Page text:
For one, it may not be too much of a stretch to look at these new aircraft as playing a similar role to the original PCs. Some of the newfangled aircraft producers are using new design technologies and composite materials to produce planes that are much cheaper to build and operate. Rick Adam, founder and CEO of Adam Aircraft Industries in Englewood, Colo., says his jets are modular, so he can more rapidly bring out new models that share up to 70% of the same parts. "We're essentially like the IBM PC of airplanes," he says.
TRAFFIC BLOCK. What's more, the new services being developed to use them may have an impact like that of the Internet. Dyson borrowed an in-vogue phrase, the "long tail," that's being used to describe the success of niche products on sites such as eBay (EBAY) and Amazon. The "long tail" refers to the huge backlog of products that follow the top-sellers at the head. Taken together, they can be even more profitable than the most in-demand offerings. "It's exactly the same paradigm" in aviation today, says Iacobucci. "We think this is like the birth of networking -- a new way of doing things that's an incredible value proposition for businesses."
Iacobucci thinks these new products and services will allow people to make money on the long tail of aviation -- that is, the myriad small trips that either require many hours of driving or cost thousands of dollars to make by air charter. Right now there are few passenger flights between the more than 5,000 local airports around the country because the aircraft, traffic control, and scheduling technologies don't allow economical flights. "We'll steal lots and lots of car traffic," says onetime People Express founder Donald Burr, now CEO of upcoming air taxi service Pogo Jet in Stratford, Conn. "It's all about letting people have something they didn't have before."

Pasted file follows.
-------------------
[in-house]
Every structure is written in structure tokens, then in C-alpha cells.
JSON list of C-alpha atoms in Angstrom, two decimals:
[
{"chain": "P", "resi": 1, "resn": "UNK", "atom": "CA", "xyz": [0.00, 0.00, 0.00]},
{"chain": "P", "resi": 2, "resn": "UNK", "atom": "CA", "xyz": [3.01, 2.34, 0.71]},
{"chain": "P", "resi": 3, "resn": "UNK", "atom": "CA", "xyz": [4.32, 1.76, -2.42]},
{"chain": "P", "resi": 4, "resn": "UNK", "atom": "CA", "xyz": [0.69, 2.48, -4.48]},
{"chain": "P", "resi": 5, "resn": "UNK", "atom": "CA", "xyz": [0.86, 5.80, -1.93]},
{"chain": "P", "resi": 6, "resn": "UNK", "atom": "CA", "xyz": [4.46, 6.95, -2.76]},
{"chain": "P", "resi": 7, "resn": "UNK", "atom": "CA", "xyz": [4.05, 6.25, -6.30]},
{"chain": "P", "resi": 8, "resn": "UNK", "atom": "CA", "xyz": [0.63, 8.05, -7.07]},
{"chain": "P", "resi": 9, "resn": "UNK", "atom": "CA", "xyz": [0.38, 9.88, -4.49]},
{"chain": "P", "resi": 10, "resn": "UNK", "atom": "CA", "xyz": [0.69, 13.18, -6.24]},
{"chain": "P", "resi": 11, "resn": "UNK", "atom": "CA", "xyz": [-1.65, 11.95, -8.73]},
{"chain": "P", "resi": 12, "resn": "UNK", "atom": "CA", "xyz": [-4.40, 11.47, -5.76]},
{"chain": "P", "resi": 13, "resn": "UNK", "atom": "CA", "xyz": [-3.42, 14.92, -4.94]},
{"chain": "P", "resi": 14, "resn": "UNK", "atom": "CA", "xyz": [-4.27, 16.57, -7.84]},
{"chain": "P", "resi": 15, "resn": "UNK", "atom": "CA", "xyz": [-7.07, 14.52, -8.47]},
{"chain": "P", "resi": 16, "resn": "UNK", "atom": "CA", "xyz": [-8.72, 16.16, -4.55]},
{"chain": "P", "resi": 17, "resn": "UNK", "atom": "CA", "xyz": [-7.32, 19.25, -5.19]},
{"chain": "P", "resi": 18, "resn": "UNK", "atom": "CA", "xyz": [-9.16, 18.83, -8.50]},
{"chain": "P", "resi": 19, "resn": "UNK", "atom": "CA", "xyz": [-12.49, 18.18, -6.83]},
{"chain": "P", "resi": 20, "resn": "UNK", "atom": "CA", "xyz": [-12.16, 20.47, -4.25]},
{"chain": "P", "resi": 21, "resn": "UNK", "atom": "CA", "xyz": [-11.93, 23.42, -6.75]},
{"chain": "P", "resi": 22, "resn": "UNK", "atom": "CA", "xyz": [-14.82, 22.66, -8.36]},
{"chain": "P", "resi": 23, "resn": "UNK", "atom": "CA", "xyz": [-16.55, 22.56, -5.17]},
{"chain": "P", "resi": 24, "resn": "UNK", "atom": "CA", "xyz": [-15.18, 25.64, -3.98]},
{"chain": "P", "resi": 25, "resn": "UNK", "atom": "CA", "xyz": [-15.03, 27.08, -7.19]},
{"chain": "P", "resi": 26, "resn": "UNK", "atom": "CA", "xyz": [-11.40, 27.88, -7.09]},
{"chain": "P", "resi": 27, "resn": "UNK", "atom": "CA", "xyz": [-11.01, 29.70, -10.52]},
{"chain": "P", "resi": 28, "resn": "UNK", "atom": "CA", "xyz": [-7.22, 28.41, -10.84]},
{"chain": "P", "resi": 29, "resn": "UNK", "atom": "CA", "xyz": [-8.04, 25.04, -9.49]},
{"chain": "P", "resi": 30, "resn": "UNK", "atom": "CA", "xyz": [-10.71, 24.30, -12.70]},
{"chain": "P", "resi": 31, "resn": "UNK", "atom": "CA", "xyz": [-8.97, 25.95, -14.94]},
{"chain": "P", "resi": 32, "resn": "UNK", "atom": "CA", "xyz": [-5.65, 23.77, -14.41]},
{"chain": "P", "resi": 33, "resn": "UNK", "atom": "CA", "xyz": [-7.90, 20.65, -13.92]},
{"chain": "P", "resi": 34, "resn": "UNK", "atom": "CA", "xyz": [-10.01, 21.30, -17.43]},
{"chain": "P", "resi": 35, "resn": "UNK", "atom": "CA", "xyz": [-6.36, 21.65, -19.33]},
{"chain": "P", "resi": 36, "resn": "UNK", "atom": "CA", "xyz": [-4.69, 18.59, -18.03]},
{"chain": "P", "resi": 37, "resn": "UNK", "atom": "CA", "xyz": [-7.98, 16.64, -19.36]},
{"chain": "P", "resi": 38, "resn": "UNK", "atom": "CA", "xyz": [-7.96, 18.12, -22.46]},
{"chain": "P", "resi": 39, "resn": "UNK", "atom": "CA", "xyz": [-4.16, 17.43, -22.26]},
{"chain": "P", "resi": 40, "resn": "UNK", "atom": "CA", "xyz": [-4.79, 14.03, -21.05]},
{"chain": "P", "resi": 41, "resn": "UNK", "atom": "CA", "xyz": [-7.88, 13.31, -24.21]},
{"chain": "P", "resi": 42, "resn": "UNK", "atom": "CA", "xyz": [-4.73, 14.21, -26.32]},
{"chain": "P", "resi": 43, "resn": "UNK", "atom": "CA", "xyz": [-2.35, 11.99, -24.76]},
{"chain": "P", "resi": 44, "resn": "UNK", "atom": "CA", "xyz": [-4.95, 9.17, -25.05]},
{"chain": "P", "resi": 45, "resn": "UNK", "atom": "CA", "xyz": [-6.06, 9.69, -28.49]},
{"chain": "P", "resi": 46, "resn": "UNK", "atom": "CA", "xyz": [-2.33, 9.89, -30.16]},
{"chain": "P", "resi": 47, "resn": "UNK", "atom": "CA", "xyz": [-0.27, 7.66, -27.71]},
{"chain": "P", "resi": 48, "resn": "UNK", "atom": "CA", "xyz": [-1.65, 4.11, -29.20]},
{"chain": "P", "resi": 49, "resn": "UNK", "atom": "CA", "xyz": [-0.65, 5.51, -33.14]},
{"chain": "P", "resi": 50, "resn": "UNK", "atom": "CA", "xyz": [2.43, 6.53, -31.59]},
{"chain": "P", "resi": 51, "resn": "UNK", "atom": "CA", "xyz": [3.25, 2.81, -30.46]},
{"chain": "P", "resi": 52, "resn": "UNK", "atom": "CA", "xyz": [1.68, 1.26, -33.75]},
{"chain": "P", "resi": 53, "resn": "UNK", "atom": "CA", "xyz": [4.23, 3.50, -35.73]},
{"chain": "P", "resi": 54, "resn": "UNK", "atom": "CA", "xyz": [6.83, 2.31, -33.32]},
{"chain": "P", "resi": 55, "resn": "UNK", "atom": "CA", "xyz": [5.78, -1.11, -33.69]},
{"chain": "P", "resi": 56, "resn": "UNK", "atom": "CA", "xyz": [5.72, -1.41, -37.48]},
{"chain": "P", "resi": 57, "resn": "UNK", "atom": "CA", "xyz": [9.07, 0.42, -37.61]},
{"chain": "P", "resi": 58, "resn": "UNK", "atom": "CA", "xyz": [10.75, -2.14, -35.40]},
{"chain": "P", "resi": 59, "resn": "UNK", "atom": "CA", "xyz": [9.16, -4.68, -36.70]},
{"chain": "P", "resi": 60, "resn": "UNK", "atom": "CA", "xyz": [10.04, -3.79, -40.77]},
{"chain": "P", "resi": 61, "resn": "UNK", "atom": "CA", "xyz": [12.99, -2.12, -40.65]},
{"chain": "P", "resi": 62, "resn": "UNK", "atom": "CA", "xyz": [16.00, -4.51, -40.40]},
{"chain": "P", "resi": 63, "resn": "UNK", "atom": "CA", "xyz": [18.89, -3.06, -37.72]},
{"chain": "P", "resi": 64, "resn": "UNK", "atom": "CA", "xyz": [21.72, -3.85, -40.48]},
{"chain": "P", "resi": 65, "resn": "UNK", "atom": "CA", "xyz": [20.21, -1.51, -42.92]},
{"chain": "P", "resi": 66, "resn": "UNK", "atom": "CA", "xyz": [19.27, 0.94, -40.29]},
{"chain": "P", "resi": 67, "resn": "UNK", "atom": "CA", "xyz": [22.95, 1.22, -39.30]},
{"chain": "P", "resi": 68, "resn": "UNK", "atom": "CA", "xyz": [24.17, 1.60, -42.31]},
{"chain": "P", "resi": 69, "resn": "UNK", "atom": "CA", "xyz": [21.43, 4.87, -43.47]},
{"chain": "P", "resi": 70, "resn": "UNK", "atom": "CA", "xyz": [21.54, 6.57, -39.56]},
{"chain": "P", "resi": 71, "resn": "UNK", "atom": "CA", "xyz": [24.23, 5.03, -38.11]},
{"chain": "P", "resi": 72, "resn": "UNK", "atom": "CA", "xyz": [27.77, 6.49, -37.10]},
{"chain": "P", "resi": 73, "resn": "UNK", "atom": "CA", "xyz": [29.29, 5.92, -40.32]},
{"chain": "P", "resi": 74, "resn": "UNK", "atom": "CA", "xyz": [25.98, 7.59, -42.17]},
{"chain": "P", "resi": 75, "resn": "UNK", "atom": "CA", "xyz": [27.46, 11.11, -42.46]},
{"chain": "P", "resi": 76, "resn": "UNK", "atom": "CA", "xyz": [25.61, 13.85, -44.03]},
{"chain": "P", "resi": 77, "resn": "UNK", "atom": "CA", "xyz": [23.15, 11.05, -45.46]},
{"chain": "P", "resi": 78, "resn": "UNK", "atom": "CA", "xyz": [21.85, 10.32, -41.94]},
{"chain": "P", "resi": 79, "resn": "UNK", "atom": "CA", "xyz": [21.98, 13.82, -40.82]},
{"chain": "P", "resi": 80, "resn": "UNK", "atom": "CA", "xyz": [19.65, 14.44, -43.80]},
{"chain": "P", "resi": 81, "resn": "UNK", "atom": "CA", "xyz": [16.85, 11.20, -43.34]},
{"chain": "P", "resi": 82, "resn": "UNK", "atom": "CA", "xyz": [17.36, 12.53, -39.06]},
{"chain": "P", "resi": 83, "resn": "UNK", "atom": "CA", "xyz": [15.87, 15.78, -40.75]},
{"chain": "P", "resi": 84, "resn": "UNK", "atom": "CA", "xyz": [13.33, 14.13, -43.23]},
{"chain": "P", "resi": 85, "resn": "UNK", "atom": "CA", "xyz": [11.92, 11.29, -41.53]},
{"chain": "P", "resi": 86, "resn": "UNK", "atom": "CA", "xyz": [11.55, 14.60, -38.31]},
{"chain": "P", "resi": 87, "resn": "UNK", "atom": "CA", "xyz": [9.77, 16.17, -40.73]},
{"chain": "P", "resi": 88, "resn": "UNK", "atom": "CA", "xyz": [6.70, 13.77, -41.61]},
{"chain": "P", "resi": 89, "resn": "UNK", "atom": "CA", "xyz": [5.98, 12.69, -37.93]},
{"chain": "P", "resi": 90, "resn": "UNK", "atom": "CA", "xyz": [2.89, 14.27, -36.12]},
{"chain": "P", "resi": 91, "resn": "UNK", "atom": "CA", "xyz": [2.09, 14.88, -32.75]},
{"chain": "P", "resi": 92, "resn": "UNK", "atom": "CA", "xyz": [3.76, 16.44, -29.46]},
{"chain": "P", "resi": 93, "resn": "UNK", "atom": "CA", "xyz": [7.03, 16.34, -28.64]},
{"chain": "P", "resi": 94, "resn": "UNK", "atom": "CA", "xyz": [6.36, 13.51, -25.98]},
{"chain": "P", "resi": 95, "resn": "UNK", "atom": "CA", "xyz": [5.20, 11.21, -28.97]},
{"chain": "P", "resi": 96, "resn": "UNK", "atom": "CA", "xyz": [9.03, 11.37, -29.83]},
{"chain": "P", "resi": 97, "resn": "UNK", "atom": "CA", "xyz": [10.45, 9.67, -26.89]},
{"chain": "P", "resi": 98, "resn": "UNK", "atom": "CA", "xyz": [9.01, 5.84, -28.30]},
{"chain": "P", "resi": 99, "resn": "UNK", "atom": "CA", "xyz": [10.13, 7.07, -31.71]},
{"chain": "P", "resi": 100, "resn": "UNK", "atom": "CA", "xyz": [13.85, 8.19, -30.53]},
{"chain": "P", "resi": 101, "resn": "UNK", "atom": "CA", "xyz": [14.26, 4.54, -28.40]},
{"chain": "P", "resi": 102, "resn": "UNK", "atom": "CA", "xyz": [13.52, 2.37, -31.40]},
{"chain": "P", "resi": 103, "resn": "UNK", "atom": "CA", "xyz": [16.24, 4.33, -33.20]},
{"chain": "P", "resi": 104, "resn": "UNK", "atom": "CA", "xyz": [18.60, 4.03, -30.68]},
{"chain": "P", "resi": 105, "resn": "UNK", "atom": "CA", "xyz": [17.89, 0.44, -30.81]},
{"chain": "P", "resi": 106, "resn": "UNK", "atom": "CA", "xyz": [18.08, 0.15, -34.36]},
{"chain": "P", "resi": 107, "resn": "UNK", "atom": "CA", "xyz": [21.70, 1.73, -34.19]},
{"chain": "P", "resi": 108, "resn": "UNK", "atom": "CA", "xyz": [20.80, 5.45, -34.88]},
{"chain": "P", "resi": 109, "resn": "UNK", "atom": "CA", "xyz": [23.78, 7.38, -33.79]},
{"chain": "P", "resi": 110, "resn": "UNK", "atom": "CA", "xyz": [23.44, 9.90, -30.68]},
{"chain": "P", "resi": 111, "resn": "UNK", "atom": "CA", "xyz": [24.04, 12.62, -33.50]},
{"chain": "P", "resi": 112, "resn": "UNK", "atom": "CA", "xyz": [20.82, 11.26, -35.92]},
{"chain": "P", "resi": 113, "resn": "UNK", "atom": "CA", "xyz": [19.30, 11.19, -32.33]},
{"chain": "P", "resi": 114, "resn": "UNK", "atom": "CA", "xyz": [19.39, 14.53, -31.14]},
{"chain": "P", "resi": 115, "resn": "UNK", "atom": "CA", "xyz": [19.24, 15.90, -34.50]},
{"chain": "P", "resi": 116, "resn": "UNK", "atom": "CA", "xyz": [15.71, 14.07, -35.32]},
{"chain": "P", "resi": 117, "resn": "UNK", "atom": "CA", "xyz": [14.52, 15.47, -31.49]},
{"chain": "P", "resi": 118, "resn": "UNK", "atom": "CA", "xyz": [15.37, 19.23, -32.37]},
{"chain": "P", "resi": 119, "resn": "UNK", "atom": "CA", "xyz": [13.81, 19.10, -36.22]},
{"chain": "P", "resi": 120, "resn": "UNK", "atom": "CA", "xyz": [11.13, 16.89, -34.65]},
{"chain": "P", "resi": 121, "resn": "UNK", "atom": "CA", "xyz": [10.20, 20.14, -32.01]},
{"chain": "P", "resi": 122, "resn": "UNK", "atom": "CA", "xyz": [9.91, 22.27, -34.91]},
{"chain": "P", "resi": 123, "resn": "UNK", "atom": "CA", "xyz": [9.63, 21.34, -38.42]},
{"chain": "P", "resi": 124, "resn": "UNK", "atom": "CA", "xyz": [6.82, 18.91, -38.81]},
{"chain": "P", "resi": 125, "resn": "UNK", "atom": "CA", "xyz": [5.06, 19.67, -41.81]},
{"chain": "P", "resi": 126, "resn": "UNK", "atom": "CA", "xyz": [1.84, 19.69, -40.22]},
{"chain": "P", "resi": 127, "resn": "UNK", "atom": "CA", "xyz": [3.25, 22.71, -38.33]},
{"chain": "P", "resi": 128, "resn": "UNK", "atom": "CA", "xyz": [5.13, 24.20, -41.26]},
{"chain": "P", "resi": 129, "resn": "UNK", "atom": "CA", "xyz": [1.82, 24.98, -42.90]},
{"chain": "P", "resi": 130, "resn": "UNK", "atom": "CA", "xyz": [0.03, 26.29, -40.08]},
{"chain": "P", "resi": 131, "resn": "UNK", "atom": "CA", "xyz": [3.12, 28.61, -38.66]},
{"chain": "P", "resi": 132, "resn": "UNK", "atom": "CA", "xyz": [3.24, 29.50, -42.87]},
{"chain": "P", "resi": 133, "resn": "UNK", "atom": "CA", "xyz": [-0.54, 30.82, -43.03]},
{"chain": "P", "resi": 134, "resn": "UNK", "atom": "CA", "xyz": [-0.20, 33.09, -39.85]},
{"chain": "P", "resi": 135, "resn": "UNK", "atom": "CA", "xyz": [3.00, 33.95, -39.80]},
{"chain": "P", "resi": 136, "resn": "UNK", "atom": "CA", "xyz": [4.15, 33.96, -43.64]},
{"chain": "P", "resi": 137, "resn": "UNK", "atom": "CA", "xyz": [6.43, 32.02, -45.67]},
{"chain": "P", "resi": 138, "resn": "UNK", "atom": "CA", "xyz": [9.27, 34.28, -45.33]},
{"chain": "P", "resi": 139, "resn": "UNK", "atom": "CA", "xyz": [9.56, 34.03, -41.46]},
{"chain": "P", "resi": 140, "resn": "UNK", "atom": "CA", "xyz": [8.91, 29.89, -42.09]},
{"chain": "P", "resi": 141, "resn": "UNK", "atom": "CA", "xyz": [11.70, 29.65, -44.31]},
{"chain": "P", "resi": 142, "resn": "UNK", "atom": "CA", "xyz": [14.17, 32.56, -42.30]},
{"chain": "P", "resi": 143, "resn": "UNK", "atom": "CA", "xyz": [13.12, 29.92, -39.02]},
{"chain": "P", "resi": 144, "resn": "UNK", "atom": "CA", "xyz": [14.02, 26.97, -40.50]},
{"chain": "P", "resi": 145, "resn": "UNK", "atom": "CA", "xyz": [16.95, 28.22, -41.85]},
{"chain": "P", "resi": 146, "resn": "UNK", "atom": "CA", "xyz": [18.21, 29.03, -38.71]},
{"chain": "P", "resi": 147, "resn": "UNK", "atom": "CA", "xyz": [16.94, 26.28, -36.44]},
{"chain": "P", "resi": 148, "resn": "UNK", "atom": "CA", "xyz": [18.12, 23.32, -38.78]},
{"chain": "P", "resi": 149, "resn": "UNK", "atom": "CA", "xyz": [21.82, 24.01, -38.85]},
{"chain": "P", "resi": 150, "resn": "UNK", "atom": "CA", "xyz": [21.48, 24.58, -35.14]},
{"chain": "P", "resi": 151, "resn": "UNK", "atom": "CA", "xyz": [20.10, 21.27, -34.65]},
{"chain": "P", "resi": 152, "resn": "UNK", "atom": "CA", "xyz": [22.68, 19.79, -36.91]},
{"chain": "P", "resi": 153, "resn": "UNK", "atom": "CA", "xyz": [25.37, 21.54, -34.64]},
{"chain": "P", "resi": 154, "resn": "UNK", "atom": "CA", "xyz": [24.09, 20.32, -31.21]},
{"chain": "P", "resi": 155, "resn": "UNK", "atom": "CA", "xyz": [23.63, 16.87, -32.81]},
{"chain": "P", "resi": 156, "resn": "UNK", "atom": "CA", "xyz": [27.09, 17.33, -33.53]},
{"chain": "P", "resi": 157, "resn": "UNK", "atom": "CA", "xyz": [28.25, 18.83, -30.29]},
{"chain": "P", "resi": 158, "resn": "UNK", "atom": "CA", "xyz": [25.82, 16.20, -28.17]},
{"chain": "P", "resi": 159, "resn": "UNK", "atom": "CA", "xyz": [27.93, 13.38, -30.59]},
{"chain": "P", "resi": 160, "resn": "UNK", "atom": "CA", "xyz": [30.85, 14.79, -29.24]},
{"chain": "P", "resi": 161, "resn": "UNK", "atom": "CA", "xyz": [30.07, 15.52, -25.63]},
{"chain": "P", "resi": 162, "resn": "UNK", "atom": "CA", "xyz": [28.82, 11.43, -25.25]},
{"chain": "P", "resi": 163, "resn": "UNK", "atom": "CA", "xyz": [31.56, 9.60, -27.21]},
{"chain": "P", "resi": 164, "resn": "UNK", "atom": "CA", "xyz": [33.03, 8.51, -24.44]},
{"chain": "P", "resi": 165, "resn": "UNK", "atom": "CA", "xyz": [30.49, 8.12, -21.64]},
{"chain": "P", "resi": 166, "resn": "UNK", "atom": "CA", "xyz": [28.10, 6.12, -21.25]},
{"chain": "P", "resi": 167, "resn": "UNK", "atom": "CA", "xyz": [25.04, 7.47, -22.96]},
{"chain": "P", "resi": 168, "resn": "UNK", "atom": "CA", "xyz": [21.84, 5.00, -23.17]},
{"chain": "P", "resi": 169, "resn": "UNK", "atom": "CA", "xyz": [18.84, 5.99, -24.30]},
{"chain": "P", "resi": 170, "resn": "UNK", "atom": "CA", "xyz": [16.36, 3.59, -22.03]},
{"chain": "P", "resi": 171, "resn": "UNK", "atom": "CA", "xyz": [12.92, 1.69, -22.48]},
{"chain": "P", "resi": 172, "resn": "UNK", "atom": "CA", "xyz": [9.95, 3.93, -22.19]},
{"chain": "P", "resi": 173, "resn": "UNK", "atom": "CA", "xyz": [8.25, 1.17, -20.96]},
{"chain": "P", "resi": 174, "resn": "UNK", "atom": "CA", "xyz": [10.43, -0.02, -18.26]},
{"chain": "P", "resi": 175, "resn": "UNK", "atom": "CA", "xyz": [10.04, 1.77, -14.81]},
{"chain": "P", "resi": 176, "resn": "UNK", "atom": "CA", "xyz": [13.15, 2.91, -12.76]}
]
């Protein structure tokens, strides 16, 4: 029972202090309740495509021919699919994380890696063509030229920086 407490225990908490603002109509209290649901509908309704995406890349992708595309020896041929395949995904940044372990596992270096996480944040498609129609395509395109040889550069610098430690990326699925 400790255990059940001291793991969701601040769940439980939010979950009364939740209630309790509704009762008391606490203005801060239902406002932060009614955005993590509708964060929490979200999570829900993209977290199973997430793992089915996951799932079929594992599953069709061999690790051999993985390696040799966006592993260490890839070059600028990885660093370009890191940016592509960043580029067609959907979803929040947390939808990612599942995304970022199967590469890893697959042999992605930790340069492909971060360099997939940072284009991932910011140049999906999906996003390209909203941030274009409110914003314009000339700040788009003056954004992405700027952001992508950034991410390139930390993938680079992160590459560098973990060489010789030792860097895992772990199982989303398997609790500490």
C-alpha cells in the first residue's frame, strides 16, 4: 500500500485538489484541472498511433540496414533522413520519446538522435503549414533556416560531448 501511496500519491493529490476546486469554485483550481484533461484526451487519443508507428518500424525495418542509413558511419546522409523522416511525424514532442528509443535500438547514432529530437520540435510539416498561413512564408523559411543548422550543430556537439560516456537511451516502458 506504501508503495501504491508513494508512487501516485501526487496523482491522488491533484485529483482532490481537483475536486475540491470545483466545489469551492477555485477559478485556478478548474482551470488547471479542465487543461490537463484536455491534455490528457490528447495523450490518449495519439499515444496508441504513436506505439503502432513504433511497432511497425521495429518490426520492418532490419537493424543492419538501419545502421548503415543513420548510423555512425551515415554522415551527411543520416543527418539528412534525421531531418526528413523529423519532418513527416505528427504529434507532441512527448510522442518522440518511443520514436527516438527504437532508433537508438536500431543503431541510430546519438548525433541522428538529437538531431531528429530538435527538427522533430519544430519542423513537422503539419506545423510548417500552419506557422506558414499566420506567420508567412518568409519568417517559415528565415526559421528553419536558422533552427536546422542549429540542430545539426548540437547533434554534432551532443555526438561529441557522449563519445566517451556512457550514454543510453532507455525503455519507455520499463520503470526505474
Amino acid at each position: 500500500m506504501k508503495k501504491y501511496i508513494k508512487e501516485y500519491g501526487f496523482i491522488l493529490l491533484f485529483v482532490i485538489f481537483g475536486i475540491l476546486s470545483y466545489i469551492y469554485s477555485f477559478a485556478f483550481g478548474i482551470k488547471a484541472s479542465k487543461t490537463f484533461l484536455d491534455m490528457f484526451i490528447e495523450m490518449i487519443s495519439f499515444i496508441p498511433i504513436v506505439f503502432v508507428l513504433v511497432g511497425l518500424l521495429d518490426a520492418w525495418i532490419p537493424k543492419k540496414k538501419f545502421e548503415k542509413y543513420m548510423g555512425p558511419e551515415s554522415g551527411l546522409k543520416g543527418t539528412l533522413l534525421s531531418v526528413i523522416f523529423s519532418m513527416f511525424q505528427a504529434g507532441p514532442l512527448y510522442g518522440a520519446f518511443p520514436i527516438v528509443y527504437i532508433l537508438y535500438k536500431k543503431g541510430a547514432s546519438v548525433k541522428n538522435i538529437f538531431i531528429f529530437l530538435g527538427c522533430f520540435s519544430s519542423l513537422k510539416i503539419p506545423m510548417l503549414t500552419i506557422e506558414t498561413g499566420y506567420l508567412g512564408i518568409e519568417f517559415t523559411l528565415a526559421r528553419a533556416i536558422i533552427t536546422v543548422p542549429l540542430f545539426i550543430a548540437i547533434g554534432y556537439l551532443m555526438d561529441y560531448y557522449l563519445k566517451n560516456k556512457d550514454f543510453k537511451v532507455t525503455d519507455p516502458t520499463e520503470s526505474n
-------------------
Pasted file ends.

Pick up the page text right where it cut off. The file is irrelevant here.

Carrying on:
There are some huge differences from the tech industry, however, such as regulation and product development times. And they could slow or even put the kibosh on these ambitious plans.
UP, UP, AND AWAY. Raburn notes that building a new aircraft is more like creating a new drug than a new computer. "It takes a long time, and there's heavy regulatory oversight," he says, as well as a need for enormous amounts of capital. Then there's the challenge of upgrading thousands of local airports to handle more traffic, not to mention finding location for launching vehicles into space. "We're at the very early point of this evolution," says Burr.
That goes double for space flight. Carbon Designs, of Bridgeport, W. Va., which is proposing a space elevator for moving payloads into space, says it will take $10 billion and 15 years. And that's if physicist Freeman Dyson, Esther's father and a leader in the early space program Project Orion, is wrong: He thinks space elevators won't work. But as Dyson points out: "Almost always, when old people say something can't work, they're wrong." The new aviation and aerospace upstarts sure hope so. Hof is BusinessWeek's Silicon Valley bureau manager